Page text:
Here’s a prediction: Rihanna’s transformation from bashful island girl to pop superstar will be complete by the time she wraps up the 2011 edition of her Loud tour later this year. How come? Because Wednesday’s concert at Scotiabank Place, just four shows into the worldwide excursion, was a spectacle worthy of a true diva.
After a futuristic opening segment that involved four large circular screens, the leggy Rihanna emerged from a sphere in a bright blue mini coat that provided a striking contrast against her mane of red curls. The first song, Only Girl (In the World), isn’t her strongest but with all the activity on stage, it hardly mattered. The four round screens were like highly engineered moons rising over the stage, plus there was a vast screen backdrop, a conveyor belt across the front of the stage, and a hole that swallowed her up for costume changes. Beneath the ridiculous amount of staging were the musicians and singers of her band.
The Barbados-born singer cruised through the songs Disturbia, Shut Up and Drive and Man Down, which didn’t have nearly as much of an impact as the controversial video in which Rihanna murders the man who assaulted her. The proceedings took a masculine edge when Rihanna emerged in trousers and tux, prodding her dancers with a cane. That led to the raunchy choreography of S&M, a tune so catchy that you can’t help but sing along to the line, “Whips and chains excite me.”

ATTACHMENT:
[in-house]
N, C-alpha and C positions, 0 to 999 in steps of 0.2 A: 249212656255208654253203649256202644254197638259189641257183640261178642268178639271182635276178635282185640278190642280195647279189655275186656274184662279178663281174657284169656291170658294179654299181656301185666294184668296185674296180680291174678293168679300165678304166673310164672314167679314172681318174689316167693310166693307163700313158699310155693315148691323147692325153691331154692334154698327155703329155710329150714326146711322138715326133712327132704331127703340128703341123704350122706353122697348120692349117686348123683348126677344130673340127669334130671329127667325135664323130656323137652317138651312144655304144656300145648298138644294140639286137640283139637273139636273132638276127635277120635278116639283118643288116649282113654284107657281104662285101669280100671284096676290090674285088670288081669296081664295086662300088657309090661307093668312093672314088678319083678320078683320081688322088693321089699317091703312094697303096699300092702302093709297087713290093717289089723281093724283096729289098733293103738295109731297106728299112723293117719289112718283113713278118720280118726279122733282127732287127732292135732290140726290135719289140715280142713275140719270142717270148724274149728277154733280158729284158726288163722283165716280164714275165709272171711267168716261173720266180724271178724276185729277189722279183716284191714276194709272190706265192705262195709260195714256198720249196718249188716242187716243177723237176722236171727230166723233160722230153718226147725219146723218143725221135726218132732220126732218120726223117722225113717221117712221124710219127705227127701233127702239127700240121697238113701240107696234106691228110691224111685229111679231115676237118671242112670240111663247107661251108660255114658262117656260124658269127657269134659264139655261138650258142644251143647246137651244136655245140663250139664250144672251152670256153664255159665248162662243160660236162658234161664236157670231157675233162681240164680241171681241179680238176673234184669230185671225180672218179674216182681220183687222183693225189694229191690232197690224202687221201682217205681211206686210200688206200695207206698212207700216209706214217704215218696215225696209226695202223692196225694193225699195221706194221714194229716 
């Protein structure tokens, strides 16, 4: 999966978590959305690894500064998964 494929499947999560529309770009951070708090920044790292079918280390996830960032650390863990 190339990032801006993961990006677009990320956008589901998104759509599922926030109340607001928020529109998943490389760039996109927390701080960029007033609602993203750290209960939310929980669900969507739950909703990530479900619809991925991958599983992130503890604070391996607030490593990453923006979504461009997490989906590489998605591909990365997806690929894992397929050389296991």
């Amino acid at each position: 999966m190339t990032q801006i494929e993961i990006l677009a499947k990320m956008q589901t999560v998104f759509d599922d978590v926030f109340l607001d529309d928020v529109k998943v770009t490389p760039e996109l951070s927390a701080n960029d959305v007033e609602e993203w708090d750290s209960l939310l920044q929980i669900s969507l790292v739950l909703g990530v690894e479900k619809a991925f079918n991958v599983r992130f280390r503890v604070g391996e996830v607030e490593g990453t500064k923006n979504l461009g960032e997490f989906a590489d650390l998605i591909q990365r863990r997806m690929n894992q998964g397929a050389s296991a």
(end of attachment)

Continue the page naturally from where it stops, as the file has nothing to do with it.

Things got even steamier during the slow jam of Skin, first because of Rihanna’s solo pelvic thrusting, but then she invited a female fan from one of the special sections of seats on stage to join her in the spotlight. It must have been a surprise to the woman when Rihanna straddled her and started humping.
Reappearing on a pink tank with dancers in combat gear, the singer was the commander of a military invasion for the next couple of songs, Raining Men and Hard. There was no discernible social message to the army theme; it looked like Rihanna was simply having fun.
Of course, when the artist has fun, so does the crowd. There were close to 12,000 fans in the stadium, mostly young, female and dressed in short shorts. For them, Rihanna’s concert was pure escapism, a hands-in-theair party on a hot summer night.
The fast-rising crossover rapper B. O. B delivered a generous opening set that found him working hard to entertain the crowd, and his efforts paid off. Backed by a full rock band and three backing vocalists, the Atlanta-based artist fired out his rhymes and bounced back and forth across the stage, keeping the energy level high. The crowd lapped up his mix of rock, rap, soul, funk and R&B, squealing appreciation and singing along, especially for an extended version of his big single, Airplanes. No doubt, Bobby Ray Simmons, Jr. definitely made some fans in Ottawa.
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